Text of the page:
White America is declining from 79.9 % in 1980 to only 52.8% in 2050. Hispanic Americans are increasing from 6.4% to 24.5% in the same time period. Asian and Pacific Islanders are increasing from 1.6% to 8.2%. African Americans and Native Americans will remain about the same percentage from 11.5% to 13.6%.
12. What are the implications of a shrinking younger population in the U.S.? Is this unique to the U.S.?
The current retirement and pension systems, including Social Security, remain in place, a very large proportion of each worker’s wages will go to taxes to support benefits for the retire population. We will also need to open our doors to the immigrations of more young people—a political hot potato. • This is true of all developed countries.
Many of the policies that were installed to protect minority populations have been used recently to protect white Americans against discrimination where they have become the minority. This will increase in the future.
More Americans are living in urban places. Women continue to increase their participation in the educational system and labor force. More children are growing up in single family homes. One in four of these children live in poverty. Over 10% of Americans live below the poverty line and that number is increasing. One-fifth of all Americans are barely literate.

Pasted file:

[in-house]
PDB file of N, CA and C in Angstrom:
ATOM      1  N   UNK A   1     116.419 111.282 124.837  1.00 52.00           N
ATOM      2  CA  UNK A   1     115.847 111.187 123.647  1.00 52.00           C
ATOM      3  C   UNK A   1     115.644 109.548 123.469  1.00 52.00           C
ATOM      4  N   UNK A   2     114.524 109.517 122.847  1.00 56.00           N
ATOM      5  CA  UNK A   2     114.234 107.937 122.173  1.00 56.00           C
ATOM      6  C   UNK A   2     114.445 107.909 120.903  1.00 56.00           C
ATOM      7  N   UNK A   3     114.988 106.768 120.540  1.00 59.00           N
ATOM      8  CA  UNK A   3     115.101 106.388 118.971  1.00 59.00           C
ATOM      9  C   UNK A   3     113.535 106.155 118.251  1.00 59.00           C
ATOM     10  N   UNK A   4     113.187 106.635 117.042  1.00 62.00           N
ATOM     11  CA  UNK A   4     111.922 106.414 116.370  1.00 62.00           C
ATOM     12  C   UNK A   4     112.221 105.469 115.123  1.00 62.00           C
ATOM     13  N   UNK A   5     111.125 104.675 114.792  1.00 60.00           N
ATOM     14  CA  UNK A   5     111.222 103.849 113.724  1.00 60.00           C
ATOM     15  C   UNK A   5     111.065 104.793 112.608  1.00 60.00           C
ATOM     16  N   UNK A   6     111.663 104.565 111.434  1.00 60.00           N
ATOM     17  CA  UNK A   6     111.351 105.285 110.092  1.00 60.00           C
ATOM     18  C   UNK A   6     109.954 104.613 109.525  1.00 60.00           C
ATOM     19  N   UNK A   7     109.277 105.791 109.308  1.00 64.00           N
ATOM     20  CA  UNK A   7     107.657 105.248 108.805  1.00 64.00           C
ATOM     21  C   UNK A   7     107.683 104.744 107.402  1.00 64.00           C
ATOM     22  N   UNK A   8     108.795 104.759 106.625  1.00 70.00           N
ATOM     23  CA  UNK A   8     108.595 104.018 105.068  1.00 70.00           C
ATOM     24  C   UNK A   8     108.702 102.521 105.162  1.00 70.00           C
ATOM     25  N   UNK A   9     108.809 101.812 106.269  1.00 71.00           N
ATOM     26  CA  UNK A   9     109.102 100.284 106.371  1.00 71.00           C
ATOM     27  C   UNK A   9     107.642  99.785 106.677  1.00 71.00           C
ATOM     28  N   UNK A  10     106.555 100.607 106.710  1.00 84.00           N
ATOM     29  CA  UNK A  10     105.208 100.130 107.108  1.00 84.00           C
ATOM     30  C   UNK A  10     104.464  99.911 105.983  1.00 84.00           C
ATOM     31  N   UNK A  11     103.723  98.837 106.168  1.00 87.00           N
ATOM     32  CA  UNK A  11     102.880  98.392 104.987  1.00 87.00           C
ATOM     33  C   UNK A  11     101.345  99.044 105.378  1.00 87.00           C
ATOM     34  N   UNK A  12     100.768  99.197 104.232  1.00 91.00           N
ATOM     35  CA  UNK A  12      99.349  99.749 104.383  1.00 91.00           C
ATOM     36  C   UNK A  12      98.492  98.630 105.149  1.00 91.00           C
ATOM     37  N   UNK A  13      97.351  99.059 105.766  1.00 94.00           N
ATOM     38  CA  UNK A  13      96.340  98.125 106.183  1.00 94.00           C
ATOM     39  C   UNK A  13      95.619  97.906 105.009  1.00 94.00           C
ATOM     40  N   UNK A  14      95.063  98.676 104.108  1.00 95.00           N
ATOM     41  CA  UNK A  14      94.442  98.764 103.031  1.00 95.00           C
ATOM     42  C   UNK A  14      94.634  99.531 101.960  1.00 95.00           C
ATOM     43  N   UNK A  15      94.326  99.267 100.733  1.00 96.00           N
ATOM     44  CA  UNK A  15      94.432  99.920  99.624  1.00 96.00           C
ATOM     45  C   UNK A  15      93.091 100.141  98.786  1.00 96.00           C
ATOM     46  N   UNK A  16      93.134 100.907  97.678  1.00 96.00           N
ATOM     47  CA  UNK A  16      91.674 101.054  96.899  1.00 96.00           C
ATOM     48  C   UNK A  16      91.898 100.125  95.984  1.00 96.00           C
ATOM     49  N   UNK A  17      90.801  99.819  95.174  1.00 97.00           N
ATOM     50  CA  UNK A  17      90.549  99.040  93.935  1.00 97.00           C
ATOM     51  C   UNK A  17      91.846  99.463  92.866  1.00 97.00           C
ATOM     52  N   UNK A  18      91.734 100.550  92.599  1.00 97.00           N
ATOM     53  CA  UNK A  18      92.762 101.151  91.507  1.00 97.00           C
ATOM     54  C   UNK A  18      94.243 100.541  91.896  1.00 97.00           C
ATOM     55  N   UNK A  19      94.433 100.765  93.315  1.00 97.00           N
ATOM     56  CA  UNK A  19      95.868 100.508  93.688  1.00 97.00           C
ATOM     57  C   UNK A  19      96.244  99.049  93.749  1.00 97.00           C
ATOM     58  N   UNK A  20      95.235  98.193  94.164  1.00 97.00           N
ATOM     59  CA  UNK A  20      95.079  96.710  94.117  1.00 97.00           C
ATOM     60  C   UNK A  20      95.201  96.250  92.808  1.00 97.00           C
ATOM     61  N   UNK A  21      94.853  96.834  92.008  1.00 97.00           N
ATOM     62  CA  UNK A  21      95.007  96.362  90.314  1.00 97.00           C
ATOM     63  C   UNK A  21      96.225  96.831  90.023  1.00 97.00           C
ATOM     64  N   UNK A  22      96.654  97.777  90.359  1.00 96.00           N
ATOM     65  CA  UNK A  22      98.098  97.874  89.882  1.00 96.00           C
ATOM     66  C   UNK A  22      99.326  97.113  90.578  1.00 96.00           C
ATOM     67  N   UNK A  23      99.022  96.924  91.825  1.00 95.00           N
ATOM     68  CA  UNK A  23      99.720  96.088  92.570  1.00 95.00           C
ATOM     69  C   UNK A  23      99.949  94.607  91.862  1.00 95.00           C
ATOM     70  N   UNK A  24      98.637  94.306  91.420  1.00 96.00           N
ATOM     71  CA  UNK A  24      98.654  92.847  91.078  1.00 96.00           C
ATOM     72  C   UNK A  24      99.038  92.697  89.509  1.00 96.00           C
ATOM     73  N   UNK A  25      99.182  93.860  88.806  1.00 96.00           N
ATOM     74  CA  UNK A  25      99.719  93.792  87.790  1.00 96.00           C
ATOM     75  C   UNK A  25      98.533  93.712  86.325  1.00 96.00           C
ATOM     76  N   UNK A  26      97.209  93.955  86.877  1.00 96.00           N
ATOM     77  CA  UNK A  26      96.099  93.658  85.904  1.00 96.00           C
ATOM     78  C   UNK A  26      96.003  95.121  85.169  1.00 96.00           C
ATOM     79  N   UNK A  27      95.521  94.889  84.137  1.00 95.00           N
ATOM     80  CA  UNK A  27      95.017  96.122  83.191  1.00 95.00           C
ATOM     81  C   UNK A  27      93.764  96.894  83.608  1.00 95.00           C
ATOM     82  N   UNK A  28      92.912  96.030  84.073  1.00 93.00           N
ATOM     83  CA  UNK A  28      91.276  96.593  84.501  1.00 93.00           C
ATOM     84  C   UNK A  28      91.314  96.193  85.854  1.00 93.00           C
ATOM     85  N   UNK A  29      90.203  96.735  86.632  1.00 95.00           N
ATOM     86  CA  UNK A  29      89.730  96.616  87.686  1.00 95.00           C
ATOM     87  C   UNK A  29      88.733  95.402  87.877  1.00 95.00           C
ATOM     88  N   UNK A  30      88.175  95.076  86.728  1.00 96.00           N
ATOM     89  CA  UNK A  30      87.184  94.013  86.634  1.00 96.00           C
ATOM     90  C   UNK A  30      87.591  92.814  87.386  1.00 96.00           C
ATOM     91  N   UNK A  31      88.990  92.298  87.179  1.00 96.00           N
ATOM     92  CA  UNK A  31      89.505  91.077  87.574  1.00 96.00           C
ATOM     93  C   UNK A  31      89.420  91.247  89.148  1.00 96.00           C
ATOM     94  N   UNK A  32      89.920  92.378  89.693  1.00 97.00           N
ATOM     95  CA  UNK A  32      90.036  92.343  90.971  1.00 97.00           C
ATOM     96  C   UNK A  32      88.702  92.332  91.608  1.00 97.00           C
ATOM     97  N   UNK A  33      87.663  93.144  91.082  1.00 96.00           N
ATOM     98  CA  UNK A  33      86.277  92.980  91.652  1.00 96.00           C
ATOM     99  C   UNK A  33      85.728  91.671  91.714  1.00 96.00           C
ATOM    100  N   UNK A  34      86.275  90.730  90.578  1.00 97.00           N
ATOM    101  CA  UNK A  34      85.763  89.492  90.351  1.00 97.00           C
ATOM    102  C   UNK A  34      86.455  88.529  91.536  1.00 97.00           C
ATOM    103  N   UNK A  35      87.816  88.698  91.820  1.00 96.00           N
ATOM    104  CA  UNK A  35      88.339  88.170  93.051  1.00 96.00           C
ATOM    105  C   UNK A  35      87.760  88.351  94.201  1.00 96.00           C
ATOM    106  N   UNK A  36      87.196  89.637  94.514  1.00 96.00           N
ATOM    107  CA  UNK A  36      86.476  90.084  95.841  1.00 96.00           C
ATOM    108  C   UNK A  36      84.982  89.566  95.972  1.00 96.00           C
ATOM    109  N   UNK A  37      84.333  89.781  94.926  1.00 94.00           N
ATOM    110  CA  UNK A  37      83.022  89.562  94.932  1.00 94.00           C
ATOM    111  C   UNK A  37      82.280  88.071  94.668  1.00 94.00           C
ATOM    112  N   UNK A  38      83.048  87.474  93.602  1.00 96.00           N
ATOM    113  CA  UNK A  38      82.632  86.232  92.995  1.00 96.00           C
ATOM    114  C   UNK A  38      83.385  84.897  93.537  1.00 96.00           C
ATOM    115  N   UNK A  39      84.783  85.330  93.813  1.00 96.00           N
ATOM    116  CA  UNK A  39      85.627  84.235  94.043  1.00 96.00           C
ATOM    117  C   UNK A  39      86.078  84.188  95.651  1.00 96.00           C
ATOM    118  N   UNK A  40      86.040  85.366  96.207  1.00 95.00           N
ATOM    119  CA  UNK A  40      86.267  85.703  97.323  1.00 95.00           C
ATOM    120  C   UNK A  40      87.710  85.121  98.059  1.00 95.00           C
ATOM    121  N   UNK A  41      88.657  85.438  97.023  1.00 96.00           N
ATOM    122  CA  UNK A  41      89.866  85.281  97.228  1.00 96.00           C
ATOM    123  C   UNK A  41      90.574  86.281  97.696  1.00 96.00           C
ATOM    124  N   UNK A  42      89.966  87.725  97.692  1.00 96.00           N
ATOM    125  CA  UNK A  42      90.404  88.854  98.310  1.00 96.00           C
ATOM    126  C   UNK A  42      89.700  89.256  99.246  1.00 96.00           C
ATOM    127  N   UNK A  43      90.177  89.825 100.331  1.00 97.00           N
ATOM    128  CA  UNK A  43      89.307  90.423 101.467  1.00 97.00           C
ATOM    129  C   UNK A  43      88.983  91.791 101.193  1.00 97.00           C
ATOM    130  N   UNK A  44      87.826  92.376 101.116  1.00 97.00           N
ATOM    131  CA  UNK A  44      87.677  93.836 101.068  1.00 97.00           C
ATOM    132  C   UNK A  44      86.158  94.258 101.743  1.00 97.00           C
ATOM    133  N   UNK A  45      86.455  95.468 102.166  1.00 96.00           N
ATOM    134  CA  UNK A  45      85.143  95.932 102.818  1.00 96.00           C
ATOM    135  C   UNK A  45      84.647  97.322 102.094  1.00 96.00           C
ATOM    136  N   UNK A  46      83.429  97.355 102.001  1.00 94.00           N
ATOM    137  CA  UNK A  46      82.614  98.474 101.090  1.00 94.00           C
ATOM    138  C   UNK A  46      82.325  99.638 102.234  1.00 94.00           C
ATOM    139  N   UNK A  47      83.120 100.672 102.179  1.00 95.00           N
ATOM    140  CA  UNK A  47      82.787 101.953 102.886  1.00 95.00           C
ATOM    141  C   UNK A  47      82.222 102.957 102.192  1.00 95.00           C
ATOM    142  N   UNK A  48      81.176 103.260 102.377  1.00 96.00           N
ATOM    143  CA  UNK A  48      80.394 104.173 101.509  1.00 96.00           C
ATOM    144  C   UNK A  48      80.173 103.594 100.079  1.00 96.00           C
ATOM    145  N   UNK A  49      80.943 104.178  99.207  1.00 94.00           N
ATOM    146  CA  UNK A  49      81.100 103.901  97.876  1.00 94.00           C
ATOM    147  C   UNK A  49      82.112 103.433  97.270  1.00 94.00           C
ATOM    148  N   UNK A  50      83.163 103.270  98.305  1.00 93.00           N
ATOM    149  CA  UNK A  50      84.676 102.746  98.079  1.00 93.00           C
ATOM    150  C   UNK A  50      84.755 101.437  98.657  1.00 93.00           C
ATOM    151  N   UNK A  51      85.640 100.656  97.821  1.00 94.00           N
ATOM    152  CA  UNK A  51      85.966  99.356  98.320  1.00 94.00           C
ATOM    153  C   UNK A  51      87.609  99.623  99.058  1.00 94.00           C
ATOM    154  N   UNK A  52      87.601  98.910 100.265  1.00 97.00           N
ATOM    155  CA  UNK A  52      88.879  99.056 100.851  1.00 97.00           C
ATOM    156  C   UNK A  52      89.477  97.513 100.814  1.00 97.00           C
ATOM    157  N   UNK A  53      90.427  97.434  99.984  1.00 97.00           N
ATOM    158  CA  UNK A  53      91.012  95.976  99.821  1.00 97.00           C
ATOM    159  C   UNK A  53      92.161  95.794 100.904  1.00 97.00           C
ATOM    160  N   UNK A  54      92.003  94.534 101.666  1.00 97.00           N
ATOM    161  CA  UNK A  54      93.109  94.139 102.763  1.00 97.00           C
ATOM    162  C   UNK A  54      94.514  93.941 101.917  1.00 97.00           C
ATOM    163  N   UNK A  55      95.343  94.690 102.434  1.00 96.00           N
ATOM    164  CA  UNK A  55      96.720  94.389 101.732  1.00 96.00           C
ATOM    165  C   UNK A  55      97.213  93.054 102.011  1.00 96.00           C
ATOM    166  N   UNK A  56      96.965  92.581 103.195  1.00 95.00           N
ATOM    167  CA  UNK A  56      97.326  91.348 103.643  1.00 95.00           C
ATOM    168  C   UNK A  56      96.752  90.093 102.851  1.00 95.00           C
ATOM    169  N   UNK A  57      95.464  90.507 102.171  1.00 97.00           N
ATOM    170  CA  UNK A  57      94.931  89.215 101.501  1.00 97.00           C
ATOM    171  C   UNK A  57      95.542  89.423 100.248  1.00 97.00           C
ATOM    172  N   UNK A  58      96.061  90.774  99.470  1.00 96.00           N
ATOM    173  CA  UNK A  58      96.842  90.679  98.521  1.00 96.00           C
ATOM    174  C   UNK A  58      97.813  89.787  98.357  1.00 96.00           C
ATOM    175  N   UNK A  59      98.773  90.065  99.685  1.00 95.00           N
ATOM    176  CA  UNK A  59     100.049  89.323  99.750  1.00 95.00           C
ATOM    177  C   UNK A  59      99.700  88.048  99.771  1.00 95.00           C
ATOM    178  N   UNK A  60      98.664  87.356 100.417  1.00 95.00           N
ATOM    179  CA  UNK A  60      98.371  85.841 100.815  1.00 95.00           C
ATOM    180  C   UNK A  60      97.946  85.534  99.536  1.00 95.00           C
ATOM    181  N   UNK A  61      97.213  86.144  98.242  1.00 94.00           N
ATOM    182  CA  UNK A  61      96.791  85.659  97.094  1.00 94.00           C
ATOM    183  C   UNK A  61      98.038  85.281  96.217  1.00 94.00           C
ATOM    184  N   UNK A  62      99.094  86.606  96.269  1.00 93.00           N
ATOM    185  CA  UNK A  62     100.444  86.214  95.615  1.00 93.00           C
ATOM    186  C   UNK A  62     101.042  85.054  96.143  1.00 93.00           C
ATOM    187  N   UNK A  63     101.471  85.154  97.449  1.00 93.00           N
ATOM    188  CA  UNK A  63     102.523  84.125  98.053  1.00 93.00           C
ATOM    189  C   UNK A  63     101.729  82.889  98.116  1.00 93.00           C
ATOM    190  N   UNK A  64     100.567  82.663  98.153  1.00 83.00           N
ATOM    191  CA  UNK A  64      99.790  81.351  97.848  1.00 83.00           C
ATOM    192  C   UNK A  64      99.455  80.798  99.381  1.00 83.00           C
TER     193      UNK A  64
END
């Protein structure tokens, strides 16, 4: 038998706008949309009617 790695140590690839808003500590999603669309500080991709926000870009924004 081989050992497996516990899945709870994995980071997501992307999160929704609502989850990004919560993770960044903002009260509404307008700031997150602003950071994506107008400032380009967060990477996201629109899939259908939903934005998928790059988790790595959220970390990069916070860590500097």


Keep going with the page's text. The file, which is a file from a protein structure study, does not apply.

15. What is ideology? What are the two dominant political ideologies in the U.S.?
An ideology is a closely linked set of beliefs about the goal of politics and the most desirable political order. True ideologies are well-organized theories that can guide virtually every decision that an individual or society can make. • Liberalism (40%) and Conservatism (40%) are the two dominant ideologies in American political culture. About 20% of Americans are independent of the two.
Liberals believe that the government should take strong positive action to solve the nation’s economic and social problems. They believe that it is the obligation of the government to embrace opportunities for the economic and social equality of all individuals.
Liberals generally support social-welfare programs for the disadvantaged, progressive income taxes to redistribute income, and gov’t. regulation to guide the activities of business and the economy. They support women’s rights, civil rights, affirmative action, and gay/lesbian rights. The support more spending on domestic programs and less on defense.
Conservatives believe that the national gov’t. has grown to large, that state and local gov’ts. should make their own decisions, and the private sector needs less interference from the gov’t. They believe the individual is responsible for their own well-being. They oppose redistribution of income and money spent on domestic programs.
Conservatives oppose programs to help the disadvantaged. They support gov’t. control of social values and moral decisions. They have opposed women’s rights, civil rights, and gay/lesbian rights. They oppose domestic spending, but support increased defense spending.
Both are right and good for America. The pendulum swings back and forth between these two groups in a politically healthy way. As long as the pendulum doesn’t swing too far in one direction, America will continue to prosper.